This is a wonderfully simple, crowd pleasing crostata. Cherry jam (preferably made with wild sour cherries) spread over a base of soft, crumbly, almost cake-like crust, and covered with a lightly-sweetened ricotta filling. A lattice top usually garnishes the crostata, but it's just as pretty without.
It's one of the consistent dessert items on Roman trattoria menus, yet the tradition itself was born in the Roman Ghetto. The traditional Roman Jewish ricotta and jam crostata made famous by the bakery Boccione, in via del Portico d'Ottavia, right in the heart of the Ghetto, is unique in the world. The recipe, a secret, is fiercely guarded and notoriously difficult to replicate.
The Boccione crostata's unique features include a rounded and a burnt-until-blackened top sans crust. It's not necessarily pretty, but the bitterness of the burnt top contrasts with the sweetness of the jam (quite like in a crème brulee) to create a balanced tart, much sought-after by those in the know of where to find Rome's best pastries.
They say this ricotta crostata is an ancient recipe and at one time was a way for Jewish vendors to sell – illegally – cheese, by hiding it under a pie crust. The older recipes included honey and candied fruit but over the last couple of centuries this ricotta crostata has become a more common dessert found all over the city of Rome.
Instead of jam, you could also use plump, fresh pitted sour cherries. A common variation on this crostata is chocolate chips stirred through the ricotta in place of the jam.
Traditionally sheep's milk ricotta is used and is preferable for its rich flavour and usually firmer texture. If using cow's milk ricotta and you find it's quite “wet” rather than firm, pour it into a sieve lined with a few layers of muslin (or a clean linen tea towel), set it over a bowl and let it drain overnight.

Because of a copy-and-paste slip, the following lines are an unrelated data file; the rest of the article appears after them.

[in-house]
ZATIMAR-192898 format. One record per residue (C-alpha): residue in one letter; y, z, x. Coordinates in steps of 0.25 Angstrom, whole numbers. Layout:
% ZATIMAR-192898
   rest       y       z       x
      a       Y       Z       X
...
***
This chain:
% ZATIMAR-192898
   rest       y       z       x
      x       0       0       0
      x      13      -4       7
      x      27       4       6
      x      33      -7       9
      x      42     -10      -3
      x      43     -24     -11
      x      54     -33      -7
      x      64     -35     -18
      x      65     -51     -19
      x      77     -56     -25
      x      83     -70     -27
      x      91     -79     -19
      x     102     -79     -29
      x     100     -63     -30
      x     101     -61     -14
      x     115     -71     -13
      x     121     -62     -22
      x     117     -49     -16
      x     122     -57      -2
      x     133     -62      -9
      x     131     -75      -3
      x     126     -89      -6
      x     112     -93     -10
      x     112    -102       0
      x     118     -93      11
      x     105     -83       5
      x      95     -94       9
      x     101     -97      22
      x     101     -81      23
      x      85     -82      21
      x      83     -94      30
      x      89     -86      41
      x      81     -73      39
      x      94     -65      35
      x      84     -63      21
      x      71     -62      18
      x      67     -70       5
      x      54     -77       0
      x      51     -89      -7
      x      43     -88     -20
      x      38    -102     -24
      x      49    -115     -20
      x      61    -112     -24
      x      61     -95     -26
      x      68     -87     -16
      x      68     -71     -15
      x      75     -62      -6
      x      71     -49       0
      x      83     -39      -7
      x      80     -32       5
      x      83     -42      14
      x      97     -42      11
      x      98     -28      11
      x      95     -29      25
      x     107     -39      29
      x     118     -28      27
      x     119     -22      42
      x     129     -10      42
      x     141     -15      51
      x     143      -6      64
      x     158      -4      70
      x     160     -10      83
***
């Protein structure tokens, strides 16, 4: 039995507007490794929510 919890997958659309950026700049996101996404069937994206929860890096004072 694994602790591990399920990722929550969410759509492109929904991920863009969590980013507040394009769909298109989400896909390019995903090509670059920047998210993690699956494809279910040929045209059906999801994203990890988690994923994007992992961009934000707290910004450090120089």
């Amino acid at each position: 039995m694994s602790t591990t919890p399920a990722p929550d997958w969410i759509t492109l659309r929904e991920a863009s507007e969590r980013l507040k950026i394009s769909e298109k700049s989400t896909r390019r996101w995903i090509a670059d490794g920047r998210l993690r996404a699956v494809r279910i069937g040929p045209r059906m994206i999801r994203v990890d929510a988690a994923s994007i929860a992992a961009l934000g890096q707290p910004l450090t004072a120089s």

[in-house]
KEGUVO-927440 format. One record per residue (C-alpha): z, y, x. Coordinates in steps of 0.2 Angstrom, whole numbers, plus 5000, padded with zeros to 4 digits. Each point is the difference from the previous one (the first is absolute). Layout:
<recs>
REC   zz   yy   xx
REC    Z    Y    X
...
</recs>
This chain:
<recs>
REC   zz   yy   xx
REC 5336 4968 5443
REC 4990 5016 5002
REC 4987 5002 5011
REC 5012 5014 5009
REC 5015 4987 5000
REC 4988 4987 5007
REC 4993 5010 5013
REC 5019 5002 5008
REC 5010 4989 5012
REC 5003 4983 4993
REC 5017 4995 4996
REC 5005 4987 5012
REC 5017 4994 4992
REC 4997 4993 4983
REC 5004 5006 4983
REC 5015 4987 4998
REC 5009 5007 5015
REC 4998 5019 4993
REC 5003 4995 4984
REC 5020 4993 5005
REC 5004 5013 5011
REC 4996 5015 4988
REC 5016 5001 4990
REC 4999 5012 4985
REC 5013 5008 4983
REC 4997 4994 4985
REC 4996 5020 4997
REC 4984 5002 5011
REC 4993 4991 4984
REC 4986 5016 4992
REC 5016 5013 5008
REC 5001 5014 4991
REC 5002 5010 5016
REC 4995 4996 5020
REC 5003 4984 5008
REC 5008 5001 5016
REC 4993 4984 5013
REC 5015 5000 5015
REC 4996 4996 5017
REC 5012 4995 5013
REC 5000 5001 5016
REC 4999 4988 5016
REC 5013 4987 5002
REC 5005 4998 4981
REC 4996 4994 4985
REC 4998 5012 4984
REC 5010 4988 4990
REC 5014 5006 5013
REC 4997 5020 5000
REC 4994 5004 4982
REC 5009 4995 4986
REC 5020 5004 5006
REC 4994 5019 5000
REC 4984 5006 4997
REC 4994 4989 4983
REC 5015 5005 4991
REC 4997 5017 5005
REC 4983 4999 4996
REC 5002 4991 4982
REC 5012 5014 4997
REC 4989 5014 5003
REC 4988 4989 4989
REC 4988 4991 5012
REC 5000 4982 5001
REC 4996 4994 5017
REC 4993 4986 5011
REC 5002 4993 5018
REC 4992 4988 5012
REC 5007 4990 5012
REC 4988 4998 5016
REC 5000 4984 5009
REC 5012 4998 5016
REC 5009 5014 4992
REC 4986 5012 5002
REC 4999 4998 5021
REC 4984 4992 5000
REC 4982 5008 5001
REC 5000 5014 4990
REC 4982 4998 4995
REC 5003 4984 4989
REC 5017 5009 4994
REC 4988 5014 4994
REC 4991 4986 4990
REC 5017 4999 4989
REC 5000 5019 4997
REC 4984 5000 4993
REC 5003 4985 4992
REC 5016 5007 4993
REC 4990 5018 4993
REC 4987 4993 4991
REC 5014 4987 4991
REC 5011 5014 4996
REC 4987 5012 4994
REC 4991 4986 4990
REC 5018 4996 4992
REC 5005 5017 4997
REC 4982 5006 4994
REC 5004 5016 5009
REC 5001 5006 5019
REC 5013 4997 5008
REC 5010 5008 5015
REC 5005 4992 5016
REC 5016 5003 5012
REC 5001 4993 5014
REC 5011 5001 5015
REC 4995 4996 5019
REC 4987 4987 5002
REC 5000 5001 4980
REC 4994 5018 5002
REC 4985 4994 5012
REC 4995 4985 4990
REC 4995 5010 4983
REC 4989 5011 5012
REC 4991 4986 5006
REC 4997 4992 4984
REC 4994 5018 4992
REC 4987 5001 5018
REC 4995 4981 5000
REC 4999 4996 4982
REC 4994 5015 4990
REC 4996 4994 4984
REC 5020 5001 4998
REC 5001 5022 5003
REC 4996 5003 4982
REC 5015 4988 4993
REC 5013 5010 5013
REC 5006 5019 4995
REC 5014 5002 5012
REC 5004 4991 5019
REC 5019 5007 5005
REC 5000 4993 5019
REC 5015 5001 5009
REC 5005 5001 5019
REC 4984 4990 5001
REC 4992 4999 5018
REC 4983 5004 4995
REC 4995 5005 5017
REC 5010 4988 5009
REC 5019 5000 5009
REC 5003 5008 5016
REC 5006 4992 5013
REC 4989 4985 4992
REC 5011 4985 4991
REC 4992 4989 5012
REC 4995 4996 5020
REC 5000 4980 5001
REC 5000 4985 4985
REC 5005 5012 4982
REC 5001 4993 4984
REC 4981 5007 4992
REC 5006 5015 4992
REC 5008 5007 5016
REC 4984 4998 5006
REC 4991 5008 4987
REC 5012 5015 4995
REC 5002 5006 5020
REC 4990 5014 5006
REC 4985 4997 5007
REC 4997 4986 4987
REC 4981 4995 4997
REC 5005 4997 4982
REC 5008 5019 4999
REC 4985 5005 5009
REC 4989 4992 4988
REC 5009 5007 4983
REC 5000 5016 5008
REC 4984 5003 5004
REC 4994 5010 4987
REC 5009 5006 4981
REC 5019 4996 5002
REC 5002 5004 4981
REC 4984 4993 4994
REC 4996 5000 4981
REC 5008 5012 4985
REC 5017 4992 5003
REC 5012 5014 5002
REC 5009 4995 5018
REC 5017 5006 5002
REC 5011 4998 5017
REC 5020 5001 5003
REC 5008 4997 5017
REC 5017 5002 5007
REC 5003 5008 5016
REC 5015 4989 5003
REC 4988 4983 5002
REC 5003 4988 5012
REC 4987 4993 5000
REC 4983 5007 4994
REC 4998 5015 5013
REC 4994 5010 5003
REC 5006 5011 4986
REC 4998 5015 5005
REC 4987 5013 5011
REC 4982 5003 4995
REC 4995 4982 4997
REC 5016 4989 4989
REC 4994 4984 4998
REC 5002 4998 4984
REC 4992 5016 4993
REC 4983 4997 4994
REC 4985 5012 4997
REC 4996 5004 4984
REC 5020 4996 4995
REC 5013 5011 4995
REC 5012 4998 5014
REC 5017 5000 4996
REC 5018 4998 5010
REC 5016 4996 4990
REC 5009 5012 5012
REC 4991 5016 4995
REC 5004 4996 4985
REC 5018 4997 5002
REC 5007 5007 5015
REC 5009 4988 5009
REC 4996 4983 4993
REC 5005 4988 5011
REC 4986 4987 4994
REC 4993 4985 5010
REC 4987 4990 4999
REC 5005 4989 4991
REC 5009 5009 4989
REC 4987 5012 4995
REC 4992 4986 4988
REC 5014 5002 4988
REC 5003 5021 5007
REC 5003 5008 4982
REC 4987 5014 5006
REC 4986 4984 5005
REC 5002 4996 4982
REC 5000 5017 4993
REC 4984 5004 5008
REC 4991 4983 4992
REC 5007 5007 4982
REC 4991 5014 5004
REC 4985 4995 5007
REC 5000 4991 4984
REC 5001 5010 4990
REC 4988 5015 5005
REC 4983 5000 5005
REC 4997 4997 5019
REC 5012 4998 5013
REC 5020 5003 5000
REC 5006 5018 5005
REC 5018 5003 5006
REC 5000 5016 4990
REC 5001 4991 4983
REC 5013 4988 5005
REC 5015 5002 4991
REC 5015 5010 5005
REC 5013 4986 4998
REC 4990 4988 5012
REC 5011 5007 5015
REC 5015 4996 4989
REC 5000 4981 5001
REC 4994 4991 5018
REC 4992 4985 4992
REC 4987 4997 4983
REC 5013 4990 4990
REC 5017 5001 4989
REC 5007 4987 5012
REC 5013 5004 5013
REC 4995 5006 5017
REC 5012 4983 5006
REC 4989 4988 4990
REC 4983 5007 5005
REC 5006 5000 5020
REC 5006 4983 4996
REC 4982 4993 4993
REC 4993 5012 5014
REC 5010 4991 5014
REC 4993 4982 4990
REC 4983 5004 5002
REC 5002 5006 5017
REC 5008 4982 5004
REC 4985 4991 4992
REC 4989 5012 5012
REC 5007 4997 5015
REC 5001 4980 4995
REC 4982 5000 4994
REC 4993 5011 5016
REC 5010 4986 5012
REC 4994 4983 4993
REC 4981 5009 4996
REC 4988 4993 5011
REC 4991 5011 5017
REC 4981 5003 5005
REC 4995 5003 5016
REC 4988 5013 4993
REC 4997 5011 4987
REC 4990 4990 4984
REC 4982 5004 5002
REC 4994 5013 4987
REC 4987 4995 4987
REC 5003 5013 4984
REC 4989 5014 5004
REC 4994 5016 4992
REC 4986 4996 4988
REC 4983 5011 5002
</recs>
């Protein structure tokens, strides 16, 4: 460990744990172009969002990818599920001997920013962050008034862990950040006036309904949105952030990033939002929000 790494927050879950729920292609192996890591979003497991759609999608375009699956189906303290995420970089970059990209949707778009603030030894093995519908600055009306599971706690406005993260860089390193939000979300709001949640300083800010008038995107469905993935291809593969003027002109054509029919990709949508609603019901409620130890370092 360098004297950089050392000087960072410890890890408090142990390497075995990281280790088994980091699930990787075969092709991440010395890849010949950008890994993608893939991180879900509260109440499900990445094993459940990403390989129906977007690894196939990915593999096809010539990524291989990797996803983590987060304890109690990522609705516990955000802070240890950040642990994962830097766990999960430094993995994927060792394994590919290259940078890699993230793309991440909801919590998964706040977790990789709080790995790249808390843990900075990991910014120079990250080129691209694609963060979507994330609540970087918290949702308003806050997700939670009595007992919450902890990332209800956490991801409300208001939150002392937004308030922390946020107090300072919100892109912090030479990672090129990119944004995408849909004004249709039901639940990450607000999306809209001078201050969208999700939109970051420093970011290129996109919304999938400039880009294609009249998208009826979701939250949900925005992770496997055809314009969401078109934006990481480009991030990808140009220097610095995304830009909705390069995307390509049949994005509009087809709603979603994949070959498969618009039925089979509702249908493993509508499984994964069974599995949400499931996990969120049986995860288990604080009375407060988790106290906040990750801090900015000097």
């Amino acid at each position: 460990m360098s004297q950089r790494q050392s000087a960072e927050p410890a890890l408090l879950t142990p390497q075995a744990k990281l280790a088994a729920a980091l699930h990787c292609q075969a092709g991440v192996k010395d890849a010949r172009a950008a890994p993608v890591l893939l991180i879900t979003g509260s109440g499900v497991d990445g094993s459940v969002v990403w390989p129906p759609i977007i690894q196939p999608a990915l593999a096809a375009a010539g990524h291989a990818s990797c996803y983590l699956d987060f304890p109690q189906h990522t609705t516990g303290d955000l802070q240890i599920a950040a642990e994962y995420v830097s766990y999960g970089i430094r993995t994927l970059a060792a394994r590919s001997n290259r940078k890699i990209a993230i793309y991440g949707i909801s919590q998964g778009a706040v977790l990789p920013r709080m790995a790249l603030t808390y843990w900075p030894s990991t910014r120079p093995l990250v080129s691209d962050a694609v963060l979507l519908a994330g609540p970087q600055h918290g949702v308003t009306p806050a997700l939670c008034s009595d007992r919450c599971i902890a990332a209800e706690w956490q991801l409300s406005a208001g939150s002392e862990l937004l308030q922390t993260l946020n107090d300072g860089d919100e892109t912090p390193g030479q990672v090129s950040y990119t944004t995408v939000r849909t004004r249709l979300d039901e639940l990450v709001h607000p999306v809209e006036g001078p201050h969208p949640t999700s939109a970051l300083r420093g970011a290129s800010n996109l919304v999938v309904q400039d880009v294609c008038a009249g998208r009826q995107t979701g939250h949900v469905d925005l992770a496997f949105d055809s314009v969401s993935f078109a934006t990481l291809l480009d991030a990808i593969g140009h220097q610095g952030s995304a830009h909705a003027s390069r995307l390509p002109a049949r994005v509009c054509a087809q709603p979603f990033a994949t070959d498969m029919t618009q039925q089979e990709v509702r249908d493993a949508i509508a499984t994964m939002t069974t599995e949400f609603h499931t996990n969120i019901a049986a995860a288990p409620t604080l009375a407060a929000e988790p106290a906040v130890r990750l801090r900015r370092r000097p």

The recipe was inspired by an Italian cookbook on Roman cuisine called La Cucina di Roma e del Lazio and the pastry crust is adapted from one of Pellegrino Artusi's recipes for “pasta frolla” in his 1891 cookbook, Science in the Kitchen and the Art of Eating Well. It works wonderfully: soft, crumbly and should be cooked so it's on the blond side and remains soft and cake-like. —Emiko
For the pastry crust:
(250 grams) of flour
(100 grams) of fine sugar
stick (½ cup or 125 grams) of cold butter, diced
For the pastry crust, combine the flour and sugar in a bowl. Add the butter and rub into the flour until the mixture appears crumbly (alternatively, pulse together in a food processor). Add the lemon zest, the egg and yolk and combine until the pastry just comes together into a smooth ball. Rest the pastry in the fridge for 30 minutes or overnight.
In the meantime, prepare the ricotta filling by beating the ricotta, eggs and sugar until smooth and creamy.
When the dough has rested, take about two-thirds of the dough and, on a floured surface, roll this to about 1/8 inch thickness to cover a 26cm or 10 inch pie dish. Trim the edges.
Spread the jam over the pastry dough. Pour the ricotta mixture over this and smooth out the surface.
With the remaining third of the pastry dough, roll on a well floured surface to 1/8 inch thickness and cut into strips about ½ inch wide, if you want a lattice top. Layer the strips in a criss-cross pattern over the top and secure the ends on the edges of the pastry with a dab of water or the leftover egg white. If doing this without a top, save this dough for another use in the freezer.
Bake the crostata at 350ºF for 25 minutes or until lightly golden and the centre of the crostata feels springy.
The Australian-Japanese cookbook author has lived in Florence (where a visit to a cheese farm once inspired her to start a food blog) for over 10 years with her Tuscan sommelier husband and two kids. Her third cookbook, Tortellini at Midnight, is out now.